Odd Situation in Gergis et al

I've owed you guys another post about the recent Gergis et al paper for a little while now. I've been held back by losing all my code written to examine to a power outage, and I'm going to be out of town for the weekend. Fortunately, there is an interesting issue I can write about today. It came to my attention due to the blogger Anders writing this comment at his site:

Hope this doesn’t the “clean exit”, but I thought I would post this figure from Gergis et als SI. It compares the main reconstruction (black) with one in which there was no screening and all 51 proxies were used (red dash) and one with no screening and using all the 36 proxies in the reconstruction domain (green dot). Doesn’t appear to be wild differences, but am not sure how the non-screening reonstructions would influence the 2SE.

I had seen this figure before, but I've been hung up on trying to replicate screening results for the paper (as well as Steve McIntyre's stated results for it) so I hadn't paid much attention to it. Anders drawing my attention to it led me down a windy and strange path.

Being familiar with the proxies used in this study, that figure seemed wrong. Naturally, I decided to try to replicate it. My first step was to read the caption for it:

Figure S1.5. Same as Figure S1.3 but comparing the PCR reconstruction from the main text (black with grey 2SE-shading; option #1 in Table 1.3) with the reconstruction using all available records (red dashed; option #6) and the reconstructions using all available records from within the reconstruction domain (green dotted, option #7). The blue dash-dotted line represents a simple average of all available records (after scaling each record to mean 0 and standard deviation 1 over the 1921-1990 period and adjusting the sign based on the correlation with the raw/undetrended instrumental target).

So all I had to do was scale each proxy and flip it so its correlation with temperatures was positive. There's some strangeness here because proxies can have a positive correlation with regional temperatures and a negative correlation with "local" temperatures or vice versa. Regardless, I was able to produce this image:


Which seemed to match the authors' results for their simple average well enough. I then overlaid the Option #1 line they show and got this:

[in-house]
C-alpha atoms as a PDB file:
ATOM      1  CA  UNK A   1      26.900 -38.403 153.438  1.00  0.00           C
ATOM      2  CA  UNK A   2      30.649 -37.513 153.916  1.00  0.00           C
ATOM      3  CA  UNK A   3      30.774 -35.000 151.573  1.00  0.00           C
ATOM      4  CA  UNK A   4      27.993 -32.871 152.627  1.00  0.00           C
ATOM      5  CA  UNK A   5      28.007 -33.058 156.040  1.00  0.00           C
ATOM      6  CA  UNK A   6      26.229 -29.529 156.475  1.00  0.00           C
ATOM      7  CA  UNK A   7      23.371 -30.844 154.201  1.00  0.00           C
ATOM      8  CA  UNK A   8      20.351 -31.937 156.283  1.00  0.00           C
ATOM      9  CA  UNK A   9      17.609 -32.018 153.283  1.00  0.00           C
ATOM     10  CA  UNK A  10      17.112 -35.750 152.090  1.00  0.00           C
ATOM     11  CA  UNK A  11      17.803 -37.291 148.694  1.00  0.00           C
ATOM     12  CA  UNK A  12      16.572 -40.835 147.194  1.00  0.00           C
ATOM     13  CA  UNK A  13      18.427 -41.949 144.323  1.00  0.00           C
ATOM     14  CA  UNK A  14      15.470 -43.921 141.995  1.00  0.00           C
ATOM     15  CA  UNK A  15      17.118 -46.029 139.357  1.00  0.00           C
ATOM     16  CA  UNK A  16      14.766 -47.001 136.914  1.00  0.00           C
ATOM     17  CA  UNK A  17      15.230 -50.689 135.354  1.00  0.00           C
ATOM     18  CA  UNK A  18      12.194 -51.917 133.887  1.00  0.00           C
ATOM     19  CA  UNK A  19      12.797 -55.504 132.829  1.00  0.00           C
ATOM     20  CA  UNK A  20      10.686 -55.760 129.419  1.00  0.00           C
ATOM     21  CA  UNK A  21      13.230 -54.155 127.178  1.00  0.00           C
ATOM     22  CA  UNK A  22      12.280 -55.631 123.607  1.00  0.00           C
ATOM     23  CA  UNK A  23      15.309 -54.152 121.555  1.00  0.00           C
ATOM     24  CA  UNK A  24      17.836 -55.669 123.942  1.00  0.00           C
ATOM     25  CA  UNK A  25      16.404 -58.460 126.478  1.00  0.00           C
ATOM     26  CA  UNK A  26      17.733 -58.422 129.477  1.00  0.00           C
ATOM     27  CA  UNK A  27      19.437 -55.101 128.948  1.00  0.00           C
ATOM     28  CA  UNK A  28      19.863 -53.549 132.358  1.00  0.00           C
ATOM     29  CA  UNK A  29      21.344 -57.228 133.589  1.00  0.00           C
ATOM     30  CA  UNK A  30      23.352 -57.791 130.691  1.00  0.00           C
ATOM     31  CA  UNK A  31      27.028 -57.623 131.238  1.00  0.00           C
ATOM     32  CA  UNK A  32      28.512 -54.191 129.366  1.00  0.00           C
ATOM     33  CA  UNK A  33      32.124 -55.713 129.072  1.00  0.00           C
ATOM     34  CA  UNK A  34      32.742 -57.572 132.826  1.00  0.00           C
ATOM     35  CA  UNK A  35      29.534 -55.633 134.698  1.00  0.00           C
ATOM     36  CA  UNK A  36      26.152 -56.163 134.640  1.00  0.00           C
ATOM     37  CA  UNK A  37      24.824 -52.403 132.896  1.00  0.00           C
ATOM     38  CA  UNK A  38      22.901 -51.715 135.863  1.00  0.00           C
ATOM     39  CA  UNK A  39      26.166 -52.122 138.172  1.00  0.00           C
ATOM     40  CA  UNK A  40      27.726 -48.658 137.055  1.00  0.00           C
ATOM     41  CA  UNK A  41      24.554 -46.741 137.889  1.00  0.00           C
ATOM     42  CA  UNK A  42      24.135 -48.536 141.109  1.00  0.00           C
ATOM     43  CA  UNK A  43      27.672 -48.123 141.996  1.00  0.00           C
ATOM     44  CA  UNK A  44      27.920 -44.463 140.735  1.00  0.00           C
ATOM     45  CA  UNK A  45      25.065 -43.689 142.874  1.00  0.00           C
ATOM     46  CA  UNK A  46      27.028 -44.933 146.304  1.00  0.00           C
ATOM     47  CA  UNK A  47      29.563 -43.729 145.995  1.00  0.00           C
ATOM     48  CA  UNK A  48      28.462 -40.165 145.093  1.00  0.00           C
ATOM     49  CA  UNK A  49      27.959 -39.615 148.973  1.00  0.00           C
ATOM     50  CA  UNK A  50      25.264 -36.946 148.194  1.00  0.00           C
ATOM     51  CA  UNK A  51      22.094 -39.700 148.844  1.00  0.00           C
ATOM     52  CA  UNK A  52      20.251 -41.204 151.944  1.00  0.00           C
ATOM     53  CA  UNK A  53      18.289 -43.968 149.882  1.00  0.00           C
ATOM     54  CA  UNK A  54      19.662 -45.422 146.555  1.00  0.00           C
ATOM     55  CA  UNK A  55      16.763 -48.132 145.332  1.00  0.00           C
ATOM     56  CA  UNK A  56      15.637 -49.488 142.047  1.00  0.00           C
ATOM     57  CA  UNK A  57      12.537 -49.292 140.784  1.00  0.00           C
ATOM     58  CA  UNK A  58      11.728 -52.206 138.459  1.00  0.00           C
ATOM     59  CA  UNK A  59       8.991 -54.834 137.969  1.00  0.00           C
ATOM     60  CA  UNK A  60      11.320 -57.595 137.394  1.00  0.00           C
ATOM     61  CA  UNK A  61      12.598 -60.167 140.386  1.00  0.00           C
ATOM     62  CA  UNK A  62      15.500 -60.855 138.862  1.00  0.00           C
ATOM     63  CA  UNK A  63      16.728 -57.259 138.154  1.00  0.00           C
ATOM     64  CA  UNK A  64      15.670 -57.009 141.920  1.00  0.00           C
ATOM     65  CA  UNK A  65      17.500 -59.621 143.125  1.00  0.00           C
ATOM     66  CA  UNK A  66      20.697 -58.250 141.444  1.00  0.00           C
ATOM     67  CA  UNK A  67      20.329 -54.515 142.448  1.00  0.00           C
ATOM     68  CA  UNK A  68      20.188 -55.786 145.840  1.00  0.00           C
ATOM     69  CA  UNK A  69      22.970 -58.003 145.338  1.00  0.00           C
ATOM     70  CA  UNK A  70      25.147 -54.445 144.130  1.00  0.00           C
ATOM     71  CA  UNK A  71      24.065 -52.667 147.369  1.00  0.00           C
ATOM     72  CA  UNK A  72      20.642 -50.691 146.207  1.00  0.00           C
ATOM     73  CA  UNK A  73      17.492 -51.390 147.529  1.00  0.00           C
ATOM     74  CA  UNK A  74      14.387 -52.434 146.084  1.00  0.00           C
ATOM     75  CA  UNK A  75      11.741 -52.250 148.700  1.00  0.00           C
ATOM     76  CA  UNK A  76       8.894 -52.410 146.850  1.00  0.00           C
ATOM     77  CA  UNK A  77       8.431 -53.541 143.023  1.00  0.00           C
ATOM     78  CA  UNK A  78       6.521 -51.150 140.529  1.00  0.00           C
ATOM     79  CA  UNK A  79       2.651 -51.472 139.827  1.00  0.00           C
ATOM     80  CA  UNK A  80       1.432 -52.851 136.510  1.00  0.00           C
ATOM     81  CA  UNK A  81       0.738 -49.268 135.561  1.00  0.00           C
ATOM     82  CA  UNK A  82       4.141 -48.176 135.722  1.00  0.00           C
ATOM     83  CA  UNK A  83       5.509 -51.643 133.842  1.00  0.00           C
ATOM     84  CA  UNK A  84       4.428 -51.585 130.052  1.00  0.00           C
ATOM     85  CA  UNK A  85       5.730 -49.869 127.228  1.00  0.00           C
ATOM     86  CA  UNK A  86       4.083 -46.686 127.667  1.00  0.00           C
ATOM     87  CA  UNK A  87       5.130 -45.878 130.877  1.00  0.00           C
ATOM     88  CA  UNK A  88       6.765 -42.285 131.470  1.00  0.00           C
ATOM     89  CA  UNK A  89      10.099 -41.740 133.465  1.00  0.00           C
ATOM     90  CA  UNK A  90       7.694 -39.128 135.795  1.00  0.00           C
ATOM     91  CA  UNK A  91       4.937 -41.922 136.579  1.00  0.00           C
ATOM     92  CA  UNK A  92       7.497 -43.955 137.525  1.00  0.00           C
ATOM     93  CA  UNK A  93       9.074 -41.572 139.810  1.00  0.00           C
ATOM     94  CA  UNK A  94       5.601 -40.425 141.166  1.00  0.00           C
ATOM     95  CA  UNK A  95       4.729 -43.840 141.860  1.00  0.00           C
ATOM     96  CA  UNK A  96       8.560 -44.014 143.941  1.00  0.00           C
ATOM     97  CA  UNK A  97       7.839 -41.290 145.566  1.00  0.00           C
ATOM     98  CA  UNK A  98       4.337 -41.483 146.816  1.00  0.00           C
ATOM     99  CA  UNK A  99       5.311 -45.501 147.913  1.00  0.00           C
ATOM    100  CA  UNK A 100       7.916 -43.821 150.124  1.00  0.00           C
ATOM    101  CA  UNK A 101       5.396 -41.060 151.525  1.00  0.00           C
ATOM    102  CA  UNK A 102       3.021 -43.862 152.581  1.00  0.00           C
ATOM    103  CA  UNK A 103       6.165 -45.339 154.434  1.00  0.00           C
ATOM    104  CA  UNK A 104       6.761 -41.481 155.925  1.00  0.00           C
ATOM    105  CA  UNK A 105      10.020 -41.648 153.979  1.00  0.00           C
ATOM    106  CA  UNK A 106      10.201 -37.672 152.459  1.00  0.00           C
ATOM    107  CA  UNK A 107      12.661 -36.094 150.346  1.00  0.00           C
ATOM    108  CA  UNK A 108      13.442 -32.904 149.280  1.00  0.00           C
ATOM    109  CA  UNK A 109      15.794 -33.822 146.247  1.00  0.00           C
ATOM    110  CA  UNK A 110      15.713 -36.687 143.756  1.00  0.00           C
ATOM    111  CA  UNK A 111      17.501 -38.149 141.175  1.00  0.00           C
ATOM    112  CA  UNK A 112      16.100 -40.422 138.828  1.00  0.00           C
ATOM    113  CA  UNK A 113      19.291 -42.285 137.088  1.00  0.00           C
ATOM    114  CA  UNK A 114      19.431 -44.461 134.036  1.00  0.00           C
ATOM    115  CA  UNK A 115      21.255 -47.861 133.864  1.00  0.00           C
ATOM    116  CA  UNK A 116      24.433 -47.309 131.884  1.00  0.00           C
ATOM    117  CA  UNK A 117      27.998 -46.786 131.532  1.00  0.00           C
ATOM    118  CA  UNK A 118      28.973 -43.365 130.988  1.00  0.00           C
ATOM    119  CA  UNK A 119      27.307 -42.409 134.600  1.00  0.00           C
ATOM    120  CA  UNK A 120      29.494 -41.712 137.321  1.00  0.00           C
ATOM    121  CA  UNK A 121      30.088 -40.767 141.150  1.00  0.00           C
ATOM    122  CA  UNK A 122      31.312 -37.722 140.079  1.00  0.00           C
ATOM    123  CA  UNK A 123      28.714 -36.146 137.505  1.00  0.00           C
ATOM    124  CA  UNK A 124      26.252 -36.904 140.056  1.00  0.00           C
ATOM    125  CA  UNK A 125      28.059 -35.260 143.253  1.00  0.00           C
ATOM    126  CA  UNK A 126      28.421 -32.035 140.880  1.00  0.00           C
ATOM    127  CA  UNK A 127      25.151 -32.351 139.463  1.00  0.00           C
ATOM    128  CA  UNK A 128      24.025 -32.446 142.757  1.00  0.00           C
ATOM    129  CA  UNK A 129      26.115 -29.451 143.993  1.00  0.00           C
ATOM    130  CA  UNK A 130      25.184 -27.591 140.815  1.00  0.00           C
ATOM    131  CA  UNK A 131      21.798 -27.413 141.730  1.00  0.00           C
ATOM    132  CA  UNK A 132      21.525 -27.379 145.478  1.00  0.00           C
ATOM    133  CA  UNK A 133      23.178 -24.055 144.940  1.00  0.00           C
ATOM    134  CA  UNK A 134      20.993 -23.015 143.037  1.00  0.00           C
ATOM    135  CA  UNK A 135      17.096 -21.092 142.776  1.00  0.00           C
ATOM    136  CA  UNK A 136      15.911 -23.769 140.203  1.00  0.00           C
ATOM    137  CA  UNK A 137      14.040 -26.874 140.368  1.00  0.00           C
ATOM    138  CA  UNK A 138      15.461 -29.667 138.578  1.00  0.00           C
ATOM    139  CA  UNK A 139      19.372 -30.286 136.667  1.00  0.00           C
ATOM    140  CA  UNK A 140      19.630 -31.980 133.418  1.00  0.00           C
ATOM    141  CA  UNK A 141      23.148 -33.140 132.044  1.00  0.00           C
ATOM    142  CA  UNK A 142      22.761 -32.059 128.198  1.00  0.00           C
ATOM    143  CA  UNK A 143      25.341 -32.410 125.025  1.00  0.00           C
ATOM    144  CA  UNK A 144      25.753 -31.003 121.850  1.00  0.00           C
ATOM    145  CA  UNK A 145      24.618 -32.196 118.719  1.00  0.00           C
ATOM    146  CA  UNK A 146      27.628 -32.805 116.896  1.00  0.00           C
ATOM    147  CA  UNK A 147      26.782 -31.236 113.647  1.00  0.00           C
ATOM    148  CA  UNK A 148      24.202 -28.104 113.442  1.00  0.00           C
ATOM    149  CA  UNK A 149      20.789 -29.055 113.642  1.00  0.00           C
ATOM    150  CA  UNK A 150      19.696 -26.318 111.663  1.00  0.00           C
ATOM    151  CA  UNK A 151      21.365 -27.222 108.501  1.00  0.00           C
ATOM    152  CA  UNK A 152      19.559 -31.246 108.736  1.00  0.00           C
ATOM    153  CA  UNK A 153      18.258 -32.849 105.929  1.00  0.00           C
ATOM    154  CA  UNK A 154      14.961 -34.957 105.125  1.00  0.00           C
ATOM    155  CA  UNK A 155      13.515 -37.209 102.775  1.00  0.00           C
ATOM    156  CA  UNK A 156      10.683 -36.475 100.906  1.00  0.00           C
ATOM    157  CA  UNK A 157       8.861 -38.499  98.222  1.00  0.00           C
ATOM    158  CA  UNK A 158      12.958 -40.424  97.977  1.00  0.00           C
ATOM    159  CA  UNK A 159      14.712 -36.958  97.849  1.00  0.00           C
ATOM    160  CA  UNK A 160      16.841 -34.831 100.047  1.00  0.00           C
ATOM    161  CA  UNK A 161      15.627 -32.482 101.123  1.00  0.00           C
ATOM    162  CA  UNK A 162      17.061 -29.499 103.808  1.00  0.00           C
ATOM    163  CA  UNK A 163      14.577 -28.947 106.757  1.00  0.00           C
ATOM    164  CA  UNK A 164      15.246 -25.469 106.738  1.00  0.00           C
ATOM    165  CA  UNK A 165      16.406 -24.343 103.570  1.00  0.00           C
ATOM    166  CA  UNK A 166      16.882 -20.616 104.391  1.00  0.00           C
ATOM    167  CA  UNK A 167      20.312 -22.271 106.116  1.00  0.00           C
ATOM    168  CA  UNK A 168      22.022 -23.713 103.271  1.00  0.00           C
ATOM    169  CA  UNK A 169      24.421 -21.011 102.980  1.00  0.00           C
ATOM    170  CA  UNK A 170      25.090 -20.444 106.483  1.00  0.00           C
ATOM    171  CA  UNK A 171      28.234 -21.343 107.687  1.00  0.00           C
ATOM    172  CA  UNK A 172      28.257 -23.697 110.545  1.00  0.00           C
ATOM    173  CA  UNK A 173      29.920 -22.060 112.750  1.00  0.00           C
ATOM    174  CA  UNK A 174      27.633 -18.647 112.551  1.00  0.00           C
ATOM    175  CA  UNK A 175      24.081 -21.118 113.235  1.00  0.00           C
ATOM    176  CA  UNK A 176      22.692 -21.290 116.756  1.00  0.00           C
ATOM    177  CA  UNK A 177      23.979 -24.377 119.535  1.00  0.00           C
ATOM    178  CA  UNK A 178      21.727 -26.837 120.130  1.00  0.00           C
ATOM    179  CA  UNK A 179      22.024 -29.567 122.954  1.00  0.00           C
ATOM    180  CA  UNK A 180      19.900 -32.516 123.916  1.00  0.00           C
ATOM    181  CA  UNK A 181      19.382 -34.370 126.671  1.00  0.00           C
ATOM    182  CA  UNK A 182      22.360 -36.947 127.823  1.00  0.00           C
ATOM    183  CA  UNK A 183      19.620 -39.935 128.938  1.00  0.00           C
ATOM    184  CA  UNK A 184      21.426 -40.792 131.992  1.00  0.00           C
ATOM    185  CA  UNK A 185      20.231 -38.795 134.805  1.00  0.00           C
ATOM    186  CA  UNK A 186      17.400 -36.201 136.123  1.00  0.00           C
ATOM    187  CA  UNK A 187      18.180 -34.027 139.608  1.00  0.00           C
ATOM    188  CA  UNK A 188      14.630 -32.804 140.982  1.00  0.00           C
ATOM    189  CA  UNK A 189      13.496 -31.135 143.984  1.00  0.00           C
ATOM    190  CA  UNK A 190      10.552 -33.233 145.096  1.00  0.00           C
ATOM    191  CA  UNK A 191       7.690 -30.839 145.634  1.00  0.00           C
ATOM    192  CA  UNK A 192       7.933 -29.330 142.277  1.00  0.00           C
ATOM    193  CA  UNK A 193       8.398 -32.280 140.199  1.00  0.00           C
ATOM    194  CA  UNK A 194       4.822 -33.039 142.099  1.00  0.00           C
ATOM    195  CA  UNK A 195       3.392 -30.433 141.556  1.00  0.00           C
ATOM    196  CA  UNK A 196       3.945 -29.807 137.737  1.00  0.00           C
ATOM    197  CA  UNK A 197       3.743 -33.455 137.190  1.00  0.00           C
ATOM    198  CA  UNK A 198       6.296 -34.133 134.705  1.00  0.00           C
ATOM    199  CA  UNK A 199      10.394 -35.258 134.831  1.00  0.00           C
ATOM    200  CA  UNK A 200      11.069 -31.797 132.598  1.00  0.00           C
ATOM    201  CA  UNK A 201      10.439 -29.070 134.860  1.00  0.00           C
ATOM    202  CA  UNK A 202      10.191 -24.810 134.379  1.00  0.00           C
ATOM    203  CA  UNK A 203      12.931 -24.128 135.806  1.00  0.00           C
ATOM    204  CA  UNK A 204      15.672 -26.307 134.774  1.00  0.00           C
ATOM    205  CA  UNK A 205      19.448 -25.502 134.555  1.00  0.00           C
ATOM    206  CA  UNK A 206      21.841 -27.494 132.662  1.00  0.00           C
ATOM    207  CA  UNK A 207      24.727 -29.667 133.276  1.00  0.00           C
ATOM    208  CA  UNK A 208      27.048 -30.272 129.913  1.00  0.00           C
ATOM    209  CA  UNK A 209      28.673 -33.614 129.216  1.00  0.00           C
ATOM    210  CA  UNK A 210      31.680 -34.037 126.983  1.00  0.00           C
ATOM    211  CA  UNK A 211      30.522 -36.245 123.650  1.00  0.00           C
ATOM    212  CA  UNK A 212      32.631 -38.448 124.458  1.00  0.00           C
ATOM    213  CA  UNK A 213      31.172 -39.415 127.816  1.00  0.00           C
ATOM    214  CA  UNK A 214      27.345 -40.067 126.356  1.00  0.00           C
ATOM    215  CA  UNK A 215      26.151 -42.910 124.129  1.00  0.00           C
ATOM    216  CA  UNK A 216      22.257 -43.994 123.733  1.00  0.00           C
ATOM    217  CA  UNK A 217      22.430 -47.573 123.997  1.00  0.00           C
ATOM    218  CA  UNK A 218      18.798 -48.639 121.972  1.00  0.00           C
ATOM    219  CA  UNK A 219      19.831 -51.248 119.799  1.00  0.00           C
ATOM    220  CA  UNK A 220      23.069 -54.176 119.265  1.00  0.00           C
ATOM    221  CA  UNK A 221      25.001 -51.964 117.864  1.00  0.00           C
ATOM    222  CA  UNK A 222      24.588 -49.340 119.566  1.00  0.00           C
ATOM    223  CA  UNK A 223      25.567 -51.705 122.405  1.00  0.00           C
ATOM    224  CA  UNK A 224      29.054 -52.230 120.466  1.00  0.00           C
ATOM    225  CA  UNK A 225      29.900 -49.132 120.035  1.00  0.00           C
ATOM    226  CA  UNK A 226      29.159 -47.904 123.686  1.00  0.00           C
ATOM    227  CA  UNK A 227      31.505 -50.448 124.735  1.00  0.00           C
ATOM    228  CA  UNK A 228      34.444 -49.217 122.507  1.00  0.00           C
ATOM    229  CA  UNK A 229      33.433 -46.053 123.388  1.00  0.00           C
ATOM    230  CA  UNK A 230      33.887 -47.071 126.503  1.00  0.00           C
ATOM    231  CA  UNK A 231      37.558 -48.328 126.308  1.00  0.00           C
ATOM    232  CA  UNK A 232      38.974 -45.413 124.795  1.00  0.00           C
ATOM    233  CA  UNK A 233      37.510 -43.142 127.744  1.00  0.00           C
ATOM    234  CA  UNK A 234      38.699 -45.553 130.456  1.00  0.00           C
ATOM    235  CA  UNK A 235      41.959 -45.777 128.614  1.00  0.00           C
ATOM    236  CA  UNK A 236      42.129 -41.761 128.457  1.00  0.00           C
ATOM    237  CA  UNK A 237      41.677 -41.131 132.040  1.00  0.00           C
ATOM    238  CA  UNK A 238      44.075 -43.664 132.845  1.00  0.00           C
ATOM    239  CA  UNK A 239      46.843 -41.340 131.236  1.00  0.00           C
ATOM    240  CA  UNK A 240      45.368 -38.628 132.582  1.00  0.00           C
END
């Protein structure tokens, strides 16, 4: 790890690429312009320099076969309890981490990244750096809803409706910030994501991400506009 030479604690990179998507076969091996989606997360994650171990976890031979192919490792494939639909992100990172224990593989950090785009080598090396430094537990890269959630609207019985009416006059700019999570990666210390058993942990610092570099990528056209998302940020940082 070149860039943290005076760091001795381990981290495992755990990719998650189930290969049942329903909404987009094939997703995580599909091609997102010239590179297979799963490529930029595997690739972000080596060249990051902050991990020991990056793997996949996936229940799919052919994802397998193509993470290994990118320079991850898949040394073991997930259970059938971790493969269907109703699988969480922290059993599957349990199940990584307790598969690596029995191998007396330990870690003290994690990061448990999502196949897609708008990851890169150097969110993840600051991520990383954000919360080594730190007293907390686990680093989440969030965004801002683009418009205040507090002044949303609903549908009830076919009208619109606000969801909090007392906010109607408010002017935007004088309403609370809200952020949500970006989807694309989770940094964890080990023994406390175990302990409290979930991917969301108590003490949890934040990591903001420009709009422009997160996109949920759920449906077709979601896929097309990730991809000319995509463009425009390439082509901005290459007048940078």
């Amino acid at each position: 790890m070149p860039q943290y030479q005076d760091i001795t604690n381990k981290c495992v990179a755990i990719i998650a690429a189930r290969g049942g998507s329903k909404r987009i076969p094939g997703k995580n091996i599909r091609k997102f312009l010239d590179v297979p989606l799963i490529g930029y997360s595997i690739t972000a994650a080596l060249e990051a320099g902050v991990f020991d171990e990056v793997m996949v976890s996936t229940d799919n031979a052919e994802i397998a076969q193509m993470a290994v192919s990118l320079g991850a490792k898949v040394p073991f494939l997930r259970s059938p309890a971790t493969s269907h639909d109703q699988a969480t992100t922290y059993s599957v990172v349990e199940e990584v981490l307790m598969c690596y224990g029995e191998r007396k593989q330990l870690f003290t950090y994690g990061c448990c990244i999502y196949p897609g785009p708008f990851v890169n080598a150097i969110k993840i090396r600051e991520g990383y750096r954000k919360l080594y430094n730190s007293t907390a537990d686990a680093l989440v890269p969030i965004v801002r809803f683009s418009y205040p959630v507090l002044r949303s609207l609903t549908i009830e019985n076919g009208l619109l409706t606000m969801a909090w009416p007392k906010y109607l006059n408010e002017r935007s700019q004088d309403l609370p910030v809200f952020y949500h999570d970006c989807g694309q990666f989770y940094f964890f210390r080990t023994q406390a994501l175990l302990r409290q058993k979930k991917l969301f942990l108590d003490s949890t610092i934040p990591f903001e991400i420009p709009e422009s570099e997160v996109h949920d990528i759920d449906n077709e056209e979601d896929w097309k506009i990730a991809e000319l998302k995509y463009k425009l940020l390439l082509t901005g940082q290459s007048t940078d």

The authors didn't mention they rescaled the lines they show in that figure, but if we do so ourselves, we find:


This matches the authors results close enough that I didn't want to worry any further. The uptick in the modern portion was guaranteed since all the proxies were (if necessary) flipped to have rising temperatures in the modern period. I don't know how much of a bias that might introduce. It doesn't really matter though. The interesting part to me was that these results which seemed wrong were right.

I spent a little time examining the data, and I soon realized why my expectations were off. You see, one proxy in the Gergis et al data set is Palmyra (scales and flipped so it has a positive correlation):


This proxy has one of the strongest upticks for the modern period of all the proxies in the Gergis et al data set. It also has significant periods without any data. Missing data like this causes odd problems when taking averages. Readers might recall I've discussed this issue in relation to work by one Steven Goddard, in which he produced strange results for the modern temperature record because he used simple averages.

For a brief summary, suppose you have three series. One measures 1, 1, 1, 1, 1. Another measures 2, 2, 2, 2, 2. A third measures 3, 3, 3, 3, 3. They're all horizontal lines. You can compare them by taking a baseline value off each (subtract 1, 2 and 3 from each series respectively). You can simply average them. Either way, you'll find you get a perfectly horizontal line when you compare the three series.